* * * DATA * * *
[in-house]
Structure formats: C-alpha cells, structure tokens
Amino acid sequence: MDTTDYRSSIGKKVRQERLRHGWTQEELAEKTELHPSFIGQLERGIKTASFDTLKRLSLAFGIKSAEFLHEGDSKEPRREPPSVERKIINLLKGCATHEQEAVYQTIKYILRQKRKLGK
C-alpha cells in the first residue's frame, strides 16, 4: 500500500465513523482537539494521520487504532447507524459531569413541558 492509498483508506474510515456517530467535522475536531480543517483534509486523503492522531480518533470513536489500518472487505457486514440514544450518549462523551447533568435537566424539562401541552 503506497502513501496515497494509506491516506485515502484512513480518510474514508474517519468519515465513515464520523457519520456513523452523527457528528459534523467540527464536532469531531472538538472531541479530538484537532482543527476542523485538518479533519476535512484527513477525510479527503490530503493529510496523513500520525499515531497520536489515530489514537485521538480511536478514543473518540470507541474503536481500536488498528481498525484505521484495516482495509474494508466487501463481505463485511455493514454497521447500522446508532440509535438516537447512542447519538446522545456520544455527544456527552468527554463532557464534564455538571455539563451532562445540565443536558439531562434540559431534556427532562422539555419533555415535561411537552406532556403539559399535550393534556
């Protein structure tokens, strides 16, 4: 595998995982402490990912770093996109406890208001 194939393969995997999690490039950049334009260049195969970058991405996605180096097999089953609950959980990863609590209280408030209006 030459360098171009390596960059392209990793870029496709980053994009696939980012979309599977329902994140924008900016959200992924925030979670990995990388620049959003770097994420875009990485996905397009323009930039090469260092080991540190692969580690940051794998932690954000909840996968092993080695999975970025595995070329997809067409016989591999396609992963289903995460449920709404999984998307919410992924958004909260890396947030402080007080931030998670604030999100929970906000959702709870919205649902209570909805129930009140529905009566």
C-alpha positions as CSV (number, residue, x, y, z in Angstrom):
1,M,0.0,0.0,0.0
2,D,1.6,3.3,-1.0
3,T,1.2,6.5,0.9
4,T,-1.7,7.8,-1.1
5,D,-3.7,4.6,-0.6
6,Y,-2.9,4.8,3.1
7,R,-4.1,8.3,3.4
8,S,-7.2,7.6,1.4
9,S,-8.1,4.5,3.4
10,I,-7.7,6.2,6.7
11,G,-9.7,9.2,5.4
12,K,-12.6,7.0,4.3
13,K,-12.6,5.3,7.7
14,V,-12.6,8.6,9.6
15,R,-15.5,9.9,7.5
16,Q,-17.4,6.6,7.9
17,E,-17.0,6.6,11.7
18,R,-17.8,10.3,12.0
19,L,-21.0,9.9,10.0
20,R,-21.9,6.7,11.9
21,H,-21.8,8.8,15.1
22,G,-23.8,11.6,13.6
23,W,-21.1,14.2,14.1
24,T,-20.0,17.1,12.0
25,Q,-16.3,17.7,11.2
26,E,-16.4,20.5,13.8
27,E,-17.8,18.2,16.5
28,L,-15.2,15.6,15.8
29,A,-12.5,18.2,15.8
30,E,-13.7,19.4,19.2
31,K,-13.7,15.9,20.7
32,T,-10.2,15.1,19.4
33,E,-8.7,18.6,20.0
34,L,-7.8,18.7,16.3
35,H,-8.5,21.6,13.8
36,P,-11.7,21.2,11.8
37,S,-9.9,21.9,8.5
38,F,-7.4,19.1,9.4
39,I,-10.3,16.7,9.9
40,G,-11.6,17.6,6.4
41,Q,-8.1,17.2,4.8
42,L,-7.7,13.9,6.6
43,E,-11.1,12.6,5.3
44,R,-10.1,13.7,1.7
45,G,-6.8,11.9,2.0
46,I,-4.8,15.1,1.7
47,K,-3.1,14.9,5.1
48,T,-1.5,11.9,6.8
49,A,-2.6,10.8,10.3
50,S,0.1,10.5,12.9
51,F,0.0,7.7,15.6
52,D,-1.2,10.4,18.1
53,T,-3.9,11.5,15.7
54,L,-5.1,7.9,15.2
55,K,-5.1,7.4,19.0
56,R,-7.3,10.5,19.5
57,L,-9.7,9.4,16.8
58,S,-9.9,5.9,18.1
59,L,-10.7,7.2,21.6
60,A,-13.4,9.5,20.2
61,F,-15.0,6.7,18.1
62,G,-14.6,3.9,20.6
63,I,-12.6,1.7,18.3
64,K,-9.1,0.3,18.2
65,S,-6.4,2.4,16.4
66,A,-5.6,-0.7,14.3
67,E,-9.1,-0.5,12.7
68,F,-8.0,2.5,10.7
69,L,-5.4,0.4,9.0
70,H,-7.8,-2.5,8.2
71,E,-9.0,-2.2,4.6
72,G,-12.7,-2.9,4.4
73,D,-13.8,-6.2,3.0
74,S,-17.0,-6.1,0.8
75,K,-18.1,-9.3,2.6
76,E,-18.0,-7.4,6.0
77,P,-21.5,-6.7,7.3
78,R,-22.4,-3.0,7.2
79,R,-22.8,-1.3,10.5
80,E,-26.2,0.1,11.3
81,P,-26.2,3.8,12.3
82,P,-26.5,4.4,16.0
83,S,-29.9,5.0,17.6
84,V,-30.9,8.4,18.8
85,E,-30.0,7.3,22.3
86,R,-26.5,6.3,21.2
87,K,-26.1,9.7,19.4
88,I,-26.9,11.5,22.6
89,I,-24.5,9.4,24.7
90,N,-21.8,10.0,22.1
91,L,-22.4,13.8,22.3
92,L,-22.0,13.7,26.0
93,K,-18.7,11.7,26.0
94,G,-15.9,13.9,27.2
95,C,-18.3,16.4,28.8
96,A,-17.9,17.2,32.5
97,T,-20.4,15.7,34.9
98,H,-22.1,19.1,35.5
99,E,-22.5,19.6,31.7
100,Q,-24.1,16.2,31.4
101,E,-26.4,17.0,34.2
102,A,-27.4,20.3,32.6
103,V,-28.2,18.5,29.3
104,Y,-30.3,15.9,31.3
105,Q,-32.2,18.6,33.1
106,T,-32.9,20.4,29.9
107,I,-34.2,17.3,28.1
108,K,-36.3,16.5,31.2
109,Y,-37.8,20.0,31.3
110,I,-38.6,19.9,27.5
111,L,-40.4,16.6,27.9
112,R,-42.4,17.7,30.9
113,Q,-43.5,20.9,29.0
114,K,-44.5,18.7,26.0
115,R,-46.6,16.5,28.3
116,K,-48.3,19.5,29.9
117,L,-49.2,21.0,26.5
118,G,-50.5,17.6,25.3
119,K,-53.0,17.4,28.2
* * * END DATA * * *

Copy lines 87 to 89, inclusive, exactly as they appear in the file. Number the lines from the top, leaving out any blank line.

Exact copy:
81,P,-26.2,3.8,12.3
82,P,-26.5,4.4,16.0
83,S,-29.9,5.0,17.6